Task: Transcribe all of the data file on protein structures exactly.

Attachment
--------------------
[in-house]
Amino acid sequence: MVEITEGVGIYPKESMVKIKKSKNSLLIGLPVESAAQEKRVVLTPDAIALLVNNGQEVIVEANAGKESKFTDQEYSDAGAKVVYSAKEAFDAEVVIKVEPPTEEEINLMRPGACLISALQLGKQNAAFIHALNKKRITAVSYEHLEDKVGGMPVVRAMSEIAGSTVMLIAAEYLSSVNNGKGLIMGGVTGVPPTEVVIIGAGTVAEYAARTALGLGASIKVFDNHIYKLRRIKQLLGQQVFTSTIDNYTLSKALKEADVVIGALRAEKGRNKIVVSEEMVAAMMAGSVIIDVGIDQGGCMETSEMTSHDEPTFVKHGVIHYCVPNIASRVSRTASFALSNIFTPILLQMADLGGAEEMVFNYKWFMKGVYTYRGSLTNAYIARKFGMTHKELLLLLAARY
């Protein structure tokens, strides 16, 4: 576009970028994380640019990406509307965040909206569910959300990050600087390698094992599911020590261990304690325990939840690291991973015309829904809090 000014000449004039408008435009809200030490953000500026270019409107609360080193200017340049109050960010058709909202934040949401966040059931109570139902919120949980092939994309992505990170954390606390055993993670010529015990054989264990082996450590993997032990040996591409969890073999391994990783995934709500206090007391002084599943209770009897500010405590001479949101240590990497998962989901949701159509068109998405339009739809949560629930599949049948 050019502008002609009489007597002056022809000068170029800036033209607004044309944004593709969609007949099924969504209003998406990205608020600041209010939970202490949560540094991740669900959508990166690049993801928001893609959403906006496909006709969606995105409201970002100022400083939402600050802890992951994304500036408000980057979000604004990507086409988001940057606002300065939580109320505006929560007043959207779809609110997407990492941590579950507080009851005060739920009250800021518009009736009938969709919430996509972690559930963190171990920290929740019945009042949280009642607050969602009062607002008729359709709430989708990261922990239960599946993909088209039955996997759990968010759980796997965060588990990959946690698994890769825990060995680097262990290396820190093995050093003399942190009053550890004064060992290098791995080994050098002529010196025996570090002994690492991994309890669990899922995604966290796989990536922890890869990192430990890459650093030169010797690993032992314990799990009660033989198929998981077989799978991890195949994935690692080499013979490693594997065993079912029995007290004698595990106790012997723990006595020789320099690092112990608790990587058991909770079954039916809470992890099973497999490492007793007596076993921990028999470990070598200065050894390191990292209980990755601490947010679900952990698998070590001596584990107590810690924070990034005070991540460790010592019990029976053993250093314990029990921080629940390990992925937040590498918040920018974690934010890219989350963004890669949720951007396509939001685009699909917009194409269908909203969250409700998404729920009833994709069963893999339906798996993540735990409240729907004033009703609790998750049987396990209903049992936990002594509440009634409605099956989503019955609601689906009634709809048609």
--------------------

[in-house]
Amino acid sequence: MVEITEGVGIYPKESMVKIKKSKNSLLIGLPVESAAQEKRVVLTPDAIALLVNNGQEVIVEANAGKESKFTDQEYSDAGAKVVYSAKEAFDAEVVIKVEPPTEEEINLMRPGACLISALQLGKQNAAFIHALNKKRITAVSYEHLEDKVGGMPVVRAMSEIAGSTVMLIAAEYLSSVNNGKGLIMGGVTGVPPTEVVIIGAGTVAEYAARTALGLGASIKVFDNHIYKLRRIKQLLGQQVFTSTIDNYTLSKALKEADVVIGALRAEKGRNKIVVSEEMVAAMMAGSVIIDVGIDQGGCMETSEMTSHDEPTFVKHGVIHYCVPNIASRVSRTASFALSNIFTPILLQMADLGGAEEMVFNYKWFMKGVYTYRGSLTNAYIARKFGMTHKELLLLLAARY
């Protein structure tokens, strides 16, 4: 576009970028994380640019990406509307965040909206569910959300990050600087390698094992599911020590261990304690325990939840690291991973015309829904809090 000014000449004039408008435009809200030490953000500026270019409107609360080193200017340049109050960010058709909202934040949401966040059931109570139902919120949980092939994309992505990170954390606390055993993670010529015990054989264990082996450590993997032990040996591409969890073999391994990783995934709500206090007391002084599943209770009897500010405590001479949101240590990497998962989901949701159509068109998405339009739809949560629930599949049948 050019502008002609009489007597002056022809000068170029800036033209607004044309944004593709969609007949099924969504209003998406990205608020600041209010939970202490949560540094991740669900959508990166690049993801928001893609959403906006496909006709969606995105409201970002100022400083939402600050802890992951994304500036408000980057979000604004990507086409988001940057606002300065939580109320505006929560007043959207779809609110997407990492941590579950507080009851005060739920009250800021518009009736009938969709919430996509972690559930963190171990920290929740019945009042949280009642607050969602009062607002008729359709709430989708990261922990239960599946993909088209039955996997759990968010759980796997965060588990990959946690698994890769825990060995680097262990290396820190093995050093003399942190009053550890004064060992290098791995080994050098002529010196025996570090002994690492991994309890669990899922995604966290796989990536922890890869990192430990890459650093030169010797690993032992314990799990009660033989198929998981077989799978991890195949994935690692080499013979490693594997065993079912029995007290004698595990106790012997723990006595020789320099690092112990608790990587058991909770079954039916809470992890099973497999490492007793007596076993921990028999470990070598200065050894390191990292209980990755601490947010679900952990698998070590001596584990107590810690924070990034005070991540460790010592019990029976053993250093314990029990921080629940390990992925937040590498918040920018974690934010890219989350963004890669949720951007396509939001685009699909917009194409269908909203969250409700998404729920009833994709069963893999339906798996993540735990409240729907004033009703609790998750049987396990209903049992936990002594509440009634409605099956989503019955609601689906009634709809048609």